Is green agenda playing on the side of China?


Through substantial investments, China is rapidly gaining a dominant position in various domains crucial for global energy transition. Meanwhile, European governments subsidize the fossil industry with billions annually, often through tax benefits. This actually hinders our transition to and investment in sustainable alternatives.

The argument that taking too drastic measures to address the climate crisis would harm our international competitiveness is often used. This view is too one-sided. We should also consider the geopolitical consequences of subsidizing the fossil industry instead of investing this taxpayer money in the green energy transition.

Currently, we are already dependent on China for solar and wind energy, traction batteries, and many raw materials essential for a sustainable future. China has recently shown its willingness to use this dominance as leverage, with restrictions on the export of germanium and gallium in response to our export restrictions on chip technology.

Enormous investments

With the Critical Raw Materials Act, the European Union also acknowledges the future dependence on China in crucial aspects of the energy transition as a problem. However, China continues to make massive investments to maintain and expand this dominance. To face this challenge, we need to critically assess how we ended up in this weakened position.

It’s sometimes said that only an authoritarian state like China can enforce the enormous changes needed to combat climate change. This appears to be an incorrect conclusion because in our society, it is often undemocratic forces that play a significant role in impeding the green energy transition. Consider the influence exerted by the fossil industry on our politicians and how fossil companies have undermined the public debate for decades by sowing doubt about climate change.

Civil Disobedience

Climate activists often see inadequate climate policies as a violation of the social contract, meaning that the government fails in its core duty to ensure the safety of its citizens, justifying acts of civil disobedience.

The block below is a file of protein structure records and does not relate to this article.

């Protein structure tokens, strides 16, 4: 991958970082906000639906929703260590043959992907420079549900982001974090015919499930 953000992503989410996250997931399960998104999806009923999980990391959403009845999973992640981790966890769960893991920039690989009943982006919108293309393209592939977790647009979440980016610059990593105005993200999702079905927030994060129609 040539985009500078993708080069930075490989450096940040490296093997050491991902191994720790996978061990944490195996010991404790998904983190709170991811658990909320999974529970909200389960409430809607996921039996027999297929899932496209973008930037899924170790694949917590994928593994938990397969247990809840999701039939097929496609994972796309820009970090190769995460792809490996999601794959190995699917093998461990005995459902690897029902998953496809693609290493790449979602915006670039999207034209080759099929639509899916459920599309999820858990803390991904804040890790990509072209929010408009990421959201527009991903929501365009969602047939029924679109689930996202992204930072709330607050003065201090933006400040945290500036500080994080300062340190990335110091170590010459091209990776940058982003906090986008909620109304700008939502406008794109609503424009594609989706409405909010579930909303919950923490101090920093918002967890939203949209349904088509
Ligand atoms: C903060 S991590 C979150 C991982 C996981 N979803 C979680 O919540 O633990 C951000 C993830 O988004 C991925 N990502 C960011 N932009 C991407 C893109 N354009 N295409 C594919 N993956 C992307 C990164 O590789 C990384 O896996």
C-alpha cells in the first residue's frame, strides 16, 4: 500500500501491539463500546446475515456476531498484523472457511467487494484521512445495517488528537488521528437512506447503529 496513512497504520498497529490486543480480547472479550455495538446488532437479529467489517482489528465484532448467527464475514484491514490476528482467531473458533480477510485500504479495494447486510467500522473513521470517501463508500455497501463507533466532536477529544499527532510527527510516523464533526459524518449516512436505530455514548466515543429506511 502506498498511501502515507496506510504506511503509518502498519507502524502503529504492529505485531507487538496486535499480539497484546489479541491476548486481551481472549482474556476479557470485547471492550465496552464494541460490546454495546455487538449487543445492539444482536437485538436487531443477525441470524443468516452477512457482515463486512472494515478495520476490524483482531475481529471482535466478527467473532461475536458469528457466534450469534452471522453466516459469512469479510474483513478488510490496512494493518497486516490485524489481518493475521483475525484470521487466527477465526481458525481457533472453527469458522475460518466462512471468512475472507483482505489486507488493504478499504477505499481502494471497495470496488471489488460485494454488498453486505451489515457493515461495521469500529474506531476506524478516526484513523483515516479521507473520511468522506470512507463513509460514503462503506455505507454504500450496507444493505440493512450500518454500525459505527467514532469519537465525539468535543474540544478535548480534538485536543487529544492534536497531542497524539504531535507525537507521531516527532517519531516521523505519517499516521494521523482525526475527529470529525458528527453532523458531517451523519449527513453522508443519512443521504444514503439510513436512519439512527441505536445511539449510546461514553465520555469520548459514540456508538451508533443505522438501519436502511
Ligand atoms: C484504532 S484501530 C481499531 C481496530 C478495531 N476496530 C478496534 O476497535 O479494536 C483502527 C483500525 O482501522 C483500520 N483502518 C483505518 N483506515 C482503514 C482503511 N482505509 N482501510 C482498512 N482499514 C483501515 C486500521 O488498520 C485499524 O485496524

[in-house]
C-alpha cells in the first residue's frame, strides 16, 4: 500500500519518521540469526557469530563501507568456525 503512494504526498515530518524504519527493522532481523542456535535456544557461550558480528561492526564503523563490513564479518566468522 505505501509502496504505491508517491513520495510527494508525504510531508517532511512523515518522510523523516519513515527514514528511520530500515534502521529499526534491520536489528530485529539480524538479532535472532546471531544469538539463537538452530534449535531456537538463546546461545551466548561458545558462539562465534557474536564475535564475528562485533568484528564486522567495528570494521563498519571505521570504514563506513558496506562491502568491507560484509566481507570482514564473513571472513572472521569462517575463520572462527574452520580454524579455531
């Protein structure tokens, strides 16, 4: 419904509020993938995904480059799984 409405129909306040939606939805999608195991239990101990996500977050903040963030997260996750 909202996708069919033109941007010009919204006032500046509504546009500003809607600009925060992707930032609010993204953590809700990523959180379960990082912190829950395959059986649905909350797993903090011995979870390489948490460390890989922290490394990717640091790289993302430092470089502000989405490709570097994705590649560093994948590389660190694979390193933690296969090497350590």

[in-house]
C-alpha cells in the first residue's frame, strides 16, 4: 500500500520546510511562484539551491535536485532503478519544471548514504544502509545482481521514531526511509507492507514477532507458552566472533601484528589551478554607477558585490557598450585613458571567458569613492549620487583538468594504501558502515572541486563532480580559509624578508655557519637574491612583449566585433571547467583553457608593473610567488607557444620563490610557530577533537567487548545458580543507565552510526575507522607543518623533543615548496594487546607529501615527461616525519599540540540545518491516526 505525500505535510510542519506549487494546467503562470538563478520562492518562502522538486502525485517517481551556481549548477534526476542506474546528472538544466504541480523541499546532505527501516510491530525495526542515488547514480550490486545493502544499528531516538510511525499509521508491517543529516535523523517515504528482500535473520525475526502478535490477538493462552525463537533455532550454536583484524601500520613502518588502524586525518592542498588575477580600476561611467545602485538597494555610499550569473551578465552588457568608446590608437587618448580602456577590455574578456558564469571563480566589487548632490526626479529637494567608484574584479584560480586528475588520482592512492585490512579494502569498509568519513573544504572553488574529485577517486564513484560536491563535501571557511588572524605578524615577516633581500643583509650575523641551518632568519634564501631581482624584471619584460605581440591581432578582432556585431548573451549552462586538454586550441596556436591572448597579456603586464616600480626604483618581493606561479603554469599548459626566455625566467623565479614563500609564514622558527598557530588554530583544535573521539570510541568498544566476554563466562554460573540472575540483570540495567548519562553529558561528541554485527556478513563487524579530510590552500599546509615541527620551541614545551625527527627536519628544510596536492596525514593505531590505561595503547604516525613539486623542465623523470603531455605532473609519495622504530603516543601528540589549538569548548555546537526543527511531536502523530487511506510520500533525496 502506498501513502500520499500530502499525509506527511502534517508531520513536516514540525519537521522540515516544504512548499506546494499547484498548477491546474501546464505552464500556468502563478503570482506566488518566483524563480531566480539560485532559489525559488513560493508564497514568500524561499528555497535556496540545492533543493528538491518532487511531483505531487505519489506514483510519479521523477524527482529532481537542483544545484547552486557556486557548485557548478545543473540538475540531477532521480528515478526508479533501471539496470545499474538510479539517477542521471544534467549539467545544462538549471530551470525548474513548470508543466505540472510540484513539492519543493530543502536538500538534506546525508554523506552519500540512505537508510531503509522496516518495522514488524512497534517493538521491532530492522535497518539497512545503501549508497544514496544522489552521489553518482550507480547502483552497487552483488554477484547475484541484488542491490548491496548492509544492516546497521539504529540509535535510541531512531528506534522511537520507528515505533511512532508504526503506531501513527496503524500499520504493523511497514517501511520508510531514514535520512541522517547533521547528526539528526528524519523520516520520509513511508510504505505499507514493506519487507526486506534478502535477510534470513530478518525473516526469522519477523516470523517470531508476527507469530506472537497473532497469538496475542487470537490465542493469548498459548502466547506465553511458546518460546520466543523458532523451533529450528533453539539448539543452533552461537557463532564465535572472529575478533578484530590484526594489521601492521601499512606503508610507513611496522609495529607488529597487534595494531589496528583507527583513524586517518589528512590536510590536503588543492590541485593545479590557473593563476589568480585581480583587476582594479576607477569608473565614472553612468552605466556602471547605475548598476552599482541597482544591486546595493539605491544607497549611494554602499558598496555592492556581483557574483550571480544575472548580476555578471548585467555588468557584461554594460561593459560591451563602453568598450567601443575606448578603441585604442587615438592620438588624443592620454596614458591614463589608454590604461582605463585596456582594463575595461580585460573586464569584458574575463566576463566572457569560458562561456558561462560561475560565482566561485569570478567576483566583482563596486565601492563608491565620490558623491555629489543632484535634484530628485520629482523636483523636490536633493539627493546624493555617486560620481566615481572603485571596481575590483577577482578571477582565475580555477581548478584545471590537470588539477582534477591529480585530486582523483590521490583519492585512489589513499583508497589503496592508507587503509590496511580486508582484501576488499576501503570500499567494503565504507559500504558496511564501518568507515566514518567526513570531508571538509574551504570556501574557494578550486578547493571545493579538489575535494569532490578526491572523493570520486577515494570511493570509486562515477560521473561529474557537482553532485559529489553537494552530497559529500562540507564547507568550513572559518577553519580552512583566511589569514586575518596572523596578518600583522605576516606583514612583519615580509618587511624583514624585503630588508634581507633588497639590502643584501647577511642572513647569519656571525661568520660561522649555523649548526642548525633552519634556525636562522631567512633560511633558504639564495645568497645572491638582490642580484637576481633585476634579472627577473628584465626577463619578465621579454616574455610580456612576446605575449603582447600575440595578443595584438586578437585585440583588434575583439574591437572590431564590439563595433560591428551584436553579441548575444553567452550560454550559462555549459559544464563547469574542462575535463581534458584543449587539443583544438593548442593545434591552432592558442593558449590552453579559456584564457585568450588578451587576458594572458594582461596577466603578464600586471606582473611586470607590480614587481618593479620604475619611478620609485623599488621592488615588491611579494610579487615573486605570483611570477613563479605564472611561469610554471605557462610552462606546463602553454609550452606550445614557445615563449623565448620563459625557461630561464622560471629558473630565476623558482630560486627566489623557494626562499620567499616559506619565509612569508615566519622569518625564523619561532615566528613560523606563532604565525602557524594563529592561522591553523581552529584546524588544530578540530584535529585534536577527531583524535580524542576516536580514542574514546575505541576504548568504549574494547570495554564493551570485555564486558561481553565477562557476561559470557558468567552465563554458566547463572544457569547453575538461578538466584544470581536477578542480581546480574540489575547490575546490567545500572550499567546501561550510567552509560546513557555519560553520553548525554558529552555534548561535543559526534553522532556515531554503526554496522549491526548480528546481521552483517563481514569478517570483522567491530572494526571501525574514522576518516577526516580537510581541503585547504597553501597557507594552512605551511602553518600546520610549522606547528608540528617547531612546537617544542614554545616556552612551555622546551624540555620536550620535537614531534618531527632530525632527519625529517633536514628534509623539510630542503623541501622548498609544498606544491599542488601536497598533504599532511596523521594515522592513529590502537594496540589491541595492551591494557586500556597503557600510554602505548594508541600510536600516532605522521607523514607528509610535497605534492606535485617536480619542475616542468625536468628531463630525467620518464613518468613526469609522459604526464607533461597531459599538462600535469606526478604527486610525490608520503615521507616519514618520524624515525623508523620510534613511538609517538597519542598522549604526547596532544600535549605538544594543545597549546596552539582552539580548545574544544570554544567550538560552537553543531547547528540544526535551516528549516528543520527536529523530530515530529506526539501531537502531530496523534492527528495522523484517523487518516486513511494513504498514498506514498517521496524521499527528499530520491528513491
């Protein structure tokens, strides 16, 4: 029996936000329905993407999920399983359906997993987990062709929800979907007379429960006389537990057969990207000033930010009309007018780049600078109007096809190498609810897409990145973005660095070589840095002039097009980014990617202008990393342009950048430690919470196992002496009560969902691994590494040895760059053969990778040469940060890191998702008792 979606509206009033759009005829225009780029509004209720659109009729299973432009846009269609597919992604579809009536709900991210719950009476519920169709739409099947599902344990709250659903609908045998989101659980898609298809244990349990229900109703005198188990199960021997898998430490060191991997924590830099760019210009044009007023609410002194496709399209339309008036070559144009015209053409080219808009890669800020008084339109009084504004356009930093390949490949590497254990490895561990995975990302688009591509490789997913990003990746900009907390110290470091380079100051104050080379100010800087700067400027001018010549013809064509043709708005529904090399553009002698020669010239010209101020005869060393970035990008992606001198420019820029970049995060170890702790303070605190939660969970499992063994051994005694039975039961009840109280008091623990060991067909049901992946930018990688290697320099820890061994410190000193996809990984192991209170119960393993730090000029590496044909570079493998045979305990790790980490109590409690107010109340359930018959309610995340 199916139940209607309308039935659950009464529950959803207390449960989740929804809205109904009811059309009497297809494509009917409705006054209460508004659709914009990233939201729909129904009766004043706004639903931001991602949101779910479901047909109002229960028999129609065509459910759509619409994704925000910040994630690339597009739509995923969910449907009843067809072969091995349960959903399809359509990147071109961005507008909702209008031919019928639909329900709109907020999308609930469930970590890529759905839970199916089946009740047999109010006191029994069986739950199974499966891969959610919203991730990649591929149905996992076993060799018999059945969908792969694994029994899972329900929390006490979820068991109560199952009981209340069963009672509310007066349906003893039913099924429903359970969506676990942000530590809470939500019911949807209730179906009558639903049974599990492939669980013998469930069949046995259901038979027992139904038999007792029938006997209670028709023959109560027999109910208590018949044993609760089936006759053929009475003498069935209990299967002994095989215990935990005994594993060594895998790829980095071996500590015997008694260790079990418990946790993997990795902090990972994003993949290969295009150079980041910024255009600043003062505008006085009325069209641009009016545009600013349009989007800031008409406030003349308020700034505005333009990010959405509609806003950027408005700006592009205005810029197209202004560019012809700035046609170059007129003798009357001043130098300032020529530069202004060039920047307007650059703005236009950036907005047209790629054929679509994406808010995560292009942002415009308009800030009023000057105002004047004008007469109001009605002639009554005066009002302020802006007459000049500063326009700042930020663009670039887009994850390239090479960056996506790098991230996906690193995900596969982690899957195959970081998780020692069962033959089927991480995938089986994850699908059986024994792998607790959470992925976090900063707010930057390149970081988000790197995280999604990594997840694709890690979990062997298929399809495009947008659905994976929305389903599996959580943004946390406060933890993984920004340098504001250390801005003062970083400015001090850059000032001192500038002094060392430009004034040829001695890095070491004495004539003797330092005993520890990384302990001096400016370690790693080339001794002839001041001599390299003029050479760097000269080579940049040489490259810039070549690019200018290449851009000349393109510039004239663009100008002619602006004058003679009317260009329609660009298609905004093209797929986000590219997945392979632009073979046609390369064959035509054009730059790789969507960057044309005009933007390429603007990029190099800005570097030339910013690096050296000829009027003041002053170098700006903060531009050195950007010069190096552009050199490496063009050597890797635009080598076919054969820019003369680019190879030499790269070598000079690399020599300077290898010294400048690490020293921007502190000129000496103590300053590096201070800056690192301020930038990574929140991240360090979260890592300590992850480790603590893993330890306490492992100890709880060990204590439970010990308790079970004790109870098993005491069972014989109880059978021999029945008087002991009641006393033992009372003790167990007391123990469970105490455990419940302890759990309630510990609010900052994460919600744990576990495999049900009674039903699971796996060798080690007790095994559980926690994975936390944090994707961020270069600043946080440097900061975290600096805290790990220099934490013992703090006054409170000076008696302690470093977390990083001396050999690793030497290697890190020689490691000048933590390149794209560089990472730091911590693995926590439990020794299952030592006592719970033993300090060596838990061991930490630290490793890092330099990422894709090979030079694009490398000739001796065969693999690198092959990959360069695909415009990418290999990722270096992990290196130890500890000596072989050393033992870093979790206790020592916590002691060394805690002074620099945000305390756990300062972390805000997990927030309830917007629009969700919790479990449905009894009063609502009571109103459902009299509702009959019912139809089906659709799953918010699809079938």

This argument gains strength when we look at the effect that the close ties between our politicians and the fossil industry already have on our national security. Recent research by NRC showed that at the beginning of Russian aggression against Ukraine in 2014, Shell’s interests in Russia were paramount for the Dutch government. This contributed to the weak stance towards Russia after 2014 and our continued dependence on Russian energy.

Cunning Strategy

When looking at China, the geopolitical dimension of our choices becomes even clearer. China has been following a cunning strategy for decades to acquire a dominant position in the upcoming energy transition through investments in green technologies and gaining control over the critical raw materials. And they are making strides: this year, Chinese investments in global extraction of these raw materials are estimated at around $17 billion (almost 16 billion euros), doubling from the previous year.

This isn’t idealism; it’s power politics because China continues to invest in fossil energy. Regardless, despite China’s current economic challenges, we face a future dependence that has significant consequences for our international power position.

Democratizing the Debate

Finally, in the West, this is beginning to be realized, and in the Netherlands, several think tanks are working on how to counter this Chinese dominance. However, some democratization of this debate is necessary because thinking about geopolitics and security amid the looming climate disruption is too important to leave solely to the government and a handful of specialists.

Climate activists can make a valuable contribution by daring to question the corrupting influence of the fossil industry on our politics. Their proposal to reach decisions on energy transition through a citizen assembly could be a way to reduce this influence and democratize the debate.

In response, the government seems to focus on criminalizing peaceful climate activists. However, it would be better to listen to their message and think about a geopolitics in which our security is no longer undermined by the interests of the fossil industry.